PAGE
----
The Early Modern World, C. 1300–1600

Sixteenth-Century European Art and Architecture

How can El Greco’s paintings appear so modern?

To some, the paintings of El Greco appear more closely related to nineteenth-century impressionism or twentieth-century expressionism than the sixteenth-century Spanish styles of nearly five hundred years earlier. His work is characterized by loose brushstrokes, often ghostly, elongated figures, and a use of colors in line with the Mannerists. El Greco’s real name was Domenikos Theotokopoulos and “El Greco” means “the Greek” in Spanish. Born in Crete in 1541, he worked in Italy before arriving in Toledo, Spain, with the unfulfilled goal of becoming an artist in the court of Philip II. Although the king didn’t favor El Greco, he did find many other patrons. His 1586 painting The Burial of Count Orgaz, depicts the soul of the dead count as it rises to heaven, accompanied by an angel, and surrounded by an audience of saints, holy figures, and well-known individuals from Toledo. The figures are pale, ghostly, and white, which contrasts with the bright yellows worn by the clergy and the red fabrics worn by the Virgin Mary in heaven. The painting is arguably similar in style to Italian mannerists such as Pontormo, and El Greco is considered by some to be a Mannerist painter.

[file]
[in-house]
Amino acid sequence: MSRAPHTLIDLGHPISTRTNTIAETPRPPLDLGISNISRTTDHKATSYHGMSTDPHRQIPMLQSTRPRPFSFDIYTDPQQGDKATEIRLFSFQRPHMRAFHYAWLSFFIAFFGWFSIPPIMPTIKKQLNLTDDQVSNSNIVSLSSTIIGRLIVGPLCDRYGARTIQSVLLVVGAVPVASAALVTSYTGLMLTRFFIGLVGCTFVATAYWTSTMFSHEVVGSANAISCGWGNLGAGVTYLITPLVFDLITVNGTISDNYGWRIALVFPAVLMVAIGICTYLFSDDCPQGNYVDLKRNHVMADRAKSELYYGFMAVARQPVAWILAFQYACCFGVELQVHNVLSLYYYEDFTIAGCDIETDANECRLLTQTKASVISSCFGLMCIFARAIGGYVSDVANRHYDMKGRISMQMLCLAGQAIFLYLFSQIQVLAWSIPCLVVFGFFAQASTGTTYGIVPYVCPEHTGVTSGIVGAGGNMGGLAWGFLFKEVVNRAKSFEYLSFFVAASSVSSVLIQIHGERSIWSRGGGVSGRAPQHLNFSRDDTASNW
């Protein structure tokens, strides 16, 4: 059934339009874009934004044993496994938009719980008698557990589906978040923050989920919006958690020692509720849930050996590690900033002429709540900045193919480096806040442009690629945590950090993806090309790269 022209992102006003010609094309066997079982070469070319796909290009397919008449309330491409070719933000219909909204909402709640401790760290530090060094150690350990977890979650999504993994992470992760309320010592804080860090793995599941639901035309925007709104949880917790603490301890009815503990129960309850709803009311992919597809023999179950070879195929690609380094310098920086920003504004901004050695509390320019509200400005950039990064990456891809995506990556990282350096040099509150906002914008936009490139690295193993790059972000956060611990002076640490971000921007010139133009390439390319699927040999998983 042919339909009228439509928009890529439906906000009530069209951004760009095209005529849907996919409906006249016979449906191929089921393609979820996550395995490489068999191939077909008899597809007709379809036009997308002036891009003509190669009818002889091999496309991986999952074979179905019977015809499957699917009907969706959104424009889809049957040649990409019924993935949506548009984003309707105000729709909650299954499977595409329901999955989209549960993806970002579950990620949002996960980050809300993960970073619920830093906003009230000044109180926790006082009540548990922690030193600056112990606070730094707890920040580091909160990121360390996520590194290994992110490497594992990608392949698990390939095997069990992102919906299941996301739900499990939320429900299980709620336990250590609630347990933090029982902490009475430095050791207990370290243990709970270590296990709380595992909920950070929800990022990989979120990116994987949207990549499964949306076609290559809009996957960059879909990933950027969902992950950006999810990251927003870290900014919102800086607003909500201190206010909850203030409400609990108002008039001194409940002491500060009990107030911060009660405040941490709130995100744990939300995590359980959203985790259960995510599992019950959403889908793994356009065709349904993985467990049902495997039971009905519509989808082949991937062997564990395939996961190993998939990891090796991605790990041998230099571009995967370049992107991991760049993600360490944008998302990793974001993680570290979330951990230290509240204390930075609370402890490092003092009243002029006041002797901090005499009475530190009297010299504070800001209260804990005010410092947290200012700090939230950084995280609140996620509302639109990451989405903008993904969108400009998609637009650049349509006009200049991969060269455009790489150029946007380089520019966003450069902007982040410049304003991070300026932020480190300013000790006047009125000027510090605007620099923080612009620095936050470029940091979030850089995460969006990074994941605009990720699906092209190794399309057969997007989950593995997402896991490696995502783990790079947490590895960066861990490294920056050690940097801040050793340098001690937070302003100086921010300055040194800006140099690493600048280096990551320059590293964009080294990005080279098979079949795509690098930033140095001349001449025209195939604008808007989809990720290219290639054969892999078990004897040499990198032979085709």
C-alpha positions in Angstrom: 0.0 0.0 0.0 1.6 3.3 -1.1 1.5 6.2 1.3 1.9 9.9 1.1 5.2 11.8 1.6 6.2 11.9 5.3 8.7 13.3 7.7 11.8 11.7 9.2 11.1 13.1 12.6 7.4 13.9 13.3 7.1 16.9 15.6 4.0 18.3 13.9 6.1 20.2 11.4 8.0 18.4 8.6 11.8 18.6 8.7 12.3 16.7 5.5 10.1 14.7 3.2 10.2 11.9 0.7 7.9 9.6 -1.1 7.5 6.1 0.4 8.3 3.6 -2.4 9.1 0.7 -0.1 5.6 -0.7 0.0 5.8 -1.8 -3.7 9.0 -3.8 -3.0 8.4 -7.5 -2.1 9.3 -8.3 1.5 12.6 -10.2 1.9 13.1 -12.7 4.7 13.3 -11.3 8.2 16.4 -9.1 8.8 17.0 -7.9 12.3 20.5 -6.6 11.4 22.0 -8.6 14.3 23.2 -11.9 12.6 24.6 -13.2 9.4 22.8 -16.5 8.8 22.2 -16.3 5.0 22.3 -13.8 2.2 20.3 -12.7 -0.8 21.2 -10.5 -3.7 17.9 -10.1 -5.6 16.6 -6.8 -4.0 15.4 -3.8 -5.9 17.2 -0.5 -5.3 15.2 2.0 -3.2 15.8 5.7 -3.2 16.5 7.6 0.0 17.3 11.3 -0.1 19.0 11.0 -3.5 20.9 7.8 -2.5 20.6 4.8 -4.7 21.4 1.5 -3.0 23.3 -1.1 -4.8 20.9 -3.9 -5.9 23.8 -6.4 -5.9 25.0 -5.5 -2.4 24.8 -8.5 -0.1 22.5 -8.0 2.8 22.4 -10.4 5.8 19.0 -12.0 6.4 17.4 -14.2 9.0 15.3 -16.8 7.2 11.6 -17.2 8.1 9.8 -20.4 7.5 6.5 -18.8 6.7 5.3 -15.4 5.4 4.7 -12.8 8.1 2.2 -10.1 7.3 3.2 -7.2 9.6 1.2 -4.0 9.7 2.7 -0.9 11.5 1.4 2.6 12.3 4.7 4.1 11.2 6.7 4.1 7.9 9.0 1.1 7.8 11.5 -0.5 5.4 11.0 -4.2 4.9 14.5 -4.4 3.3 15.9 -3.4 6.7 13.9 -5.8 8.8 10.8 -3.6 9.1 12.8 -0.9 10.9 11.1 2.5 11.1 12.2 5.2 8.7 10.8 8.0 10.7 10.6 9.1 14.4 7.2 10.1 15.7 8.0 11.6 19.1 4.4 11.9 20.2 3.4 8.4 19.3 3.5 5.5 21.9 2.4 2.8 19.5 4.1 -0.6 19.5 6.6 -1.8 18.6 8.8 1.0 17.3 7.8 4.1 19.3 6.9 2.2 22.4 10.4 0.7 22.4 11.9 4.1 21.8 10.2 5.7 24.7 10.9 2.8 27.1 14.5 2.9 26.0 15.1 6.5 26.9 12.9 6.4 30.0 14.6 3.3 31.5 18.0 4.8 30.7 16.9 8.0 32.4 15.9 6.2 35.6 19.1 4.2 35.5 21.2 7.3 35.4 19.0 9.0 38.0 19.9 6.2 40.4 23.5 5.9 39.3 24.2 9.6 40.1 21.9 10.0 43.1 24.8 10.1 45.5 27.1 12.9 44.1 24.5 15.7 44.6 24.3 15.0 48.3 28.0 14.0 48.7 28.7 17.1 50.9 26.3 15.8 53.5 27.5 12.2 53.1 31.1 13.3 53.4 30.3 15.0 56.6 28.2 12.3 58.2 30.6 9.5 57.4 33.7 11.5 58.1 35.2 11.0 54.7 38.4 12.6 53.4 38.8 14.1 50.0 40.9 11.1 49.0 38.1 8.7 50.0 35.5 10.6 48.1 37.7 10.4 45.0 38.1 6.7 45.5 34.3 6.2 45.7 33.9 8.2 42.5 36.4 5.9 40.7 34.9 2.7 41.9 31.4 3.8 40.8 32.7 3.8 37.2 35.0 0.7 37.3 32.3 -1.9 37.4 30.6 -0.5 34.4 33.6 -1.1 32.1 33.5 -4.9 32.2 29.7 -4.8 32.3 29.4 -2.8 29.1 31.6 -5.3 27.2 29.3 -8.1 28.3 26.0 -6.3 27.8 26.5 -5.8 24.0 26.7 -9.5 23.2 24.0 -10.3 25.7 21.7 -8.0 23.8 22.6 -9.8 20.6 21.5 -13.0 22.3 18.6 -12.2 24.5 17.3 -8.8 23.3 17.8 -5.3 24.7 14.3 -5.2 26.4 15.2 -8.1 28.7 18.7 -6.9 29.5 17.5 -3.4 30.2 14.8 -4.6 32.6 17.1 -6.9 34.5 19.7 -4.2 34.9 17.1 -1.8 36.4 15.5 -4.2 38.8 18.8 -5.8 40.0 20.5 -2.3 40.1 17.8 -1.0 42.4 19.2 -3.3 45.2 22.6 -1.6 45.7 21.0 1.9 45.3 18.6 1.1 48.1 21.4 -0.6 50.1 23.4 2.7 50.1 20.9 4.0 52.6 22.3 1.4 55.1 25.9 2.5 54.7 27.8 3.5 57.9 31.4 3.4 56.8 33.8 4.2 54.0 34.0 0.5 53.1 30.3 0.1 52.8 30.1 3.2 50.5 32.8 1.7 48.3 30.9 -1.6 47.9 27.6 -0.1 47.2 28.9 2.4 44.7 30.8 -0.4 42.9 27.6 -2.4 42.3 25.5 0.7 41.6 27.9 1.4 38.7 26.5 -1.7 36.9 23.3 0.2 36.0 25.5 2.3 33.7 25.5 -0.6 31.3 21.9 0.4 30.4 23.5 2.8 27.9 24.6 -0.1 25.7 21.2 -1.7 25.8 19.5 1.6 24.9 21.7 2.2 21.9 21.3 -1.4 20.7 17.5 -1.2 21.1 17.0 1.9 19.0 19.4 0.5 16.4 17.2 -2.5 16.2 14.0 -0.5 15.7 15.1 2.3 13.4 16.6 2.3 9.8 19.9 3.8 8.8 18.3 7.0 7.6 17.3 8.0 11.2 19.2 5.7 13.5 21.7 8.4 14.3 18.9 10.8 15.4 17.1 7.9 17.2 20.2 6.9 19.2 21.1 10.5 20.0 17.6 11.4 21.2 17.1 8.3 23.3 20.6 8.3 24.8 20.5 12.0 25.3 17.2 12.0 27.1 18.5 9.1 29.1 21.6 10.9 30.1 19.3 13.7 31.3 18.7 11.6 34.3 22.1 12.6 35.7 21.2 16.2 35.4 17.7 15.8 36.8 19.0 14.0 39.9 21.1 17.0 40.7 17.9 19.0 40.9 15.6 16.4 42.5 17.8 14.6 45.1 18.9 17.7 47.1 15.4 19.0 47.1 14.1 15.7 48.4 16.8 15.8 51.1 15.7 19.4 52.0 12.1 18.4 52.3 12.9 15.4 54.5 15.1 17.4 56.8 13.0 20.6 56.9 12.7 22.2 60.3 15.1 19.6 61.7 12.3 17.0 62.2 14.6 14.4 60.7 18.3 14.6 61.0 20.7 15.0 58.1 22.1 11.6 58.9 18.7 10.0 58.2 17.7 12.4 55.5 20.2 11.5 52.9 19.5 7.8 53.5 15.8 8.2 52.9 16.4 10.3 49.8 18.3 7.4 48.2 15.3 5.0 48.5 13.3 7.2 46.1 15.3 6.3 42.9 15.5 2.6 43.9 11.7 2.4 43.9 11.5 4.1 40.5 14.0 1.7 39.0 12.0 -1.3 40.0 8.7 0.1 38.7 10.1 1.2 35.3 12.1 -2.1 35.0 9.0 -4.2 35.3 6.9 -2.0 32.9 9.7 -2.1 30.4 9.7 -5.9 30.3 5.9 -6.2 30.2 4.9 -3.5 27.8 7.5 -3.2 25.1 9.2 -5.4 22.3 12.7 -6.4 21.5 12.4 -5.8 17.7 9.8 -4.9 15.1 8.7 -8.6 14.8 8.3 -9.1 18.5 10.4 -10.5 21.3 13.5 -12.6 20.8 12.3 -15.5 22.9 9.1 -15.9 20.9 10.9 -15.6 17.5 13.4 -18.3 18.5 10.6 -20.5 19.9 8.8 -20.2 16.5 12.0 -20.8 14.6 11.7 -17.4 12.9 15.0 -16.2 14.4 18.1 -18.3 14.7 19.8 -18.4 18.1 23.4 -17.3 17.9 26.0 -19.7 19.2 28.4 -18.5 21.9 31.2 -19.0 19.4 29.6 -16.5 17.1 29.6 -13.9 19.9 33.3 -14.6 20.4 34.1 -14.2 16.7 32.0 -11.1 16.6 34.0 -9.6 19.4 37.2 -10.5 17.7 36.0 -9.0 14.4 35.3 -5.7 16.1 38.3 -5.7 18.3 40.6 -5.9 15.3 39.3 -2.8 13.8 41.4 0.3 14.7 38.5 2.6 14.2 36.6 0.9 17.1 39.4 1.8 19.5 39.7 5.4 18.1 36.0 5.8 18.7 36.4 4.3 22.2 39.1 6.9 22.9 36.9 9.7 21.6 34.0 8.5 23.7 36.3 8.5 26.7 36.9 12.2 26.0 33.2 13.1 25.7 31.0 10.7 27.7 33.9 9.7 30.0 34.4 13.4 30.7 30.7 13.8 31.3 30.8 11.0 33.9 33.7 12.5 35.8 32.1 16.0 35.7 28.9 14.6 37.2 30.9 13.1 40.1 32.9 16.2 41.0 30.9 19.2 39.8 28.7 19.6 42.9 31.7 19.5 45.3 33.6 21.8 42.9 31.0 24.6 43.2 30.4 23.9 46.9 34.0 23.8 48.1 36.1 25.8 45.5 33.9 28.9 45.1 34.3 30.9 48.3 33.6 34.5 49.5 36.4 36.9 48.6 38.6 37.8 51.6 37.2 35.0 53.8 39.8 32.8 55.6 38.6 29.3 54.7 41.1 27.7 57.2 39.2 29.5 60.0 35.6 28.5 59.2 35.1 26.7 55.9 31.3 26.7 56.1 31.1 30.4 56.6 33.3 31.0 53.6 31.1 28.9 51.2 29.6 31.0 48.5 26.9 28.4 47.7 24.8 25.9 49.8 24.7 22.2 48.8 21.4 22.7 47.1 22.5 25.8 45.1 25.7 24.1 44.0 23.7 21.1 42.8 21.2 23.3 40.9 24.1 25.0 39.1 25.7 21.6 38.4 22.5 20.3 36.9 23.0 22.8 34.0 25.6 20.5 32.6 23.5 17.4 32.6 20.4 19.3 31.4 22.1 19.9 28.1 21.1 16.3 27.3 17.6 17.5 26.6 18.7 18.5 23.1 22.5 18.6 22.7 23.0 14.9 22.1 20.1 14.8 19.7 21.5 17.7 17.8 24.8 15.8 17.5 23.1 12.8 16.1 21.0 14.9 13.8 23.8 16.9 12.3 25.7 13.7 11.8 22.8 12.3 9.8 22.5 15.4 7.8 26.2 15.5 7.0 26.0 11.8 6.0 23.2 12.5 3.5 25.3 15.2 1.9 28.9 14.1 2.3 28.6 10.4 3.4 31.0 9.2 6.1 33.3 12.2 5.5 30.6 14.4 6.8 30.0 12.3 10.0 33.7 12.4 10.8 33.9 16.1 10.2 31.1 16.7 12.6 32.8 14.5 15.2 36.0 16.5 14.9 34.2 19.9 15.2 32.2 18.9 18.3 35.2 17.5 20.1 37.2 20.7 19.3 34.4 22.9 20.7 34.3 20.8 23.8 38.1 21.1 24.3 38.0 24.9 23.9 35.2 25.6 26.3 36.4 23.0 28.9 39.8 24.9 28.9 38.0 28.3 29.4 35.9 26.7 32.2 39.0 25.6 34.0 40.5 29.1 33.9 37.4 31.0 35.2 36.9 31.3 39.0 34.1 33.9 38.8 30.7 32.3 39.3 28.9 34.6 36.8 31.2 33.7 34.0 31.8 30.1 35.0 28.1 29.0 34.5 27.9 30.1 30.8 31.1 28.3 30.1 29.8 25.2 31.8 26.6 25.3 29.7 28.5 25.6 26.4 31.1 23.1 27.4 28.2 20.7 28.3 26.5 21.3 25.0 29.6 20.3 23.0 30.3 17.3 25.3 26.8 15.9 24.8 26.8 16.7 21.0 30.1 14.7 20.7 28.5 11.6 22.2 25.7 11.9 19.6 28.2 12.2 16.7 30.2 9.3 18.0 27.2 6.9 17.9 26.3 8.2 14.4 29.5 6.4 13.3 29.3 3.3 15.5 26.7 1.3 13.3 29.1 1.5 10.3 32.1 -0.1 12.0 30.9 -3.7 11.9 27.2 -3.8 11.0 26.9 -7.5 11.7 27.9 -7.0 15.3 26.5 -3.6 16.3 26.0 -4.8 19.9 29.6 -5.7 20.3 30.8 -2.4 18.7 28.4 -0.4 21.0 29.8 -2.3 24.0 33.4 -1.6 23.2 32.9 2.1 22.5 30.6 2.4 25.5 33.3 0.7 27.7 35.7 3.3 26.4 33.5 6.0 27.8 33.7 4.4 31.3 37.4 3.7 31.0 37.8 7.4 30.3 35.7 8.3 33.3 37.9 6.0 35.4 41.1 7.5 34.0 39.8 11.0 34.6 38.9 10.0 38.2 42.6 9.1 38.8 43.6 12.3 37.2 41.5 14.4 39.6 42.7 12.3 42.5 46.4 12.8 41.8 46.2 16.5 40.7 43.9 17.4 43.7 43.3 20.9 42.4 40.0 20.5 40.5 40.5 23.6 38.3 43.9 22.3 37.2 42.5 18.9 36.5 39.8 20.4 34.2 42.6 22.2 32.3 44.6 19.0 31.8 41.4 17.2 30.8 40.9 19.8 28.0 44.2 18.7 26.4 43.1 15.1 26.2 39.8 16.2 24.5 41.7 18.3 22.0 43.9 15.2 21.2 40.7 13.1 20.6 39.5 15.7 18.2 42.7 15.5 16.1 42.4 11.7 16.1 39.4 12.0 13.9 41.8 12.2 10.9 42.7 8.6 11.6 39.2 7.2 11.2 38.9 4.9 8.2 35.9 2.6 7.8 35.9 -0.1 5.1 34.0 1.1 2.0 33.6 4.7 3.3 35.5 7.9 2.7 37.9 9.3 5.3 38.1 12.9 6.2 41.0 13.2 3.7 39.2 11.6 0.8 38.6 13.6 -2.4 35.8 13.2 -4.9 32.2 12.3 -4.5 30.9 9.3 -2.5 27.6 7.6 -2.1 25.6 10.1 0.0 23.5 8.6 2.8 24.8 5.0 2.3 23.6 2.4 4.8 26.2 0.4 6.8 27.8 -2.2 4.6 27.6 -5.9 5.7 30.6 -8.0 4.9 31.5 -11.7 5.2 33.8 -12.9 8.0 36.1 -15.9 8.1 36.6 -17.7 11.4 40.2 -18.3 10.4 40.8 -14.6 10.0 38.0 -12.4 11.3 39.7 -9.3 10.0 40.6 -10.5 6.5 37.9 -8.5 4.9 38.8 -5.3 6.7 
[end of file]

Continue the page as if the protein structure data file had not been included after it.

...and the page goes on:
The sixteenth century artist El Greco worked primarily in Toledo, Spain. The Burial of the Count of Orgaz (1586), which depicts the laying to rest of a generous, pious man in the presence of heavenly figures, is one of El Greco’s most famous works.


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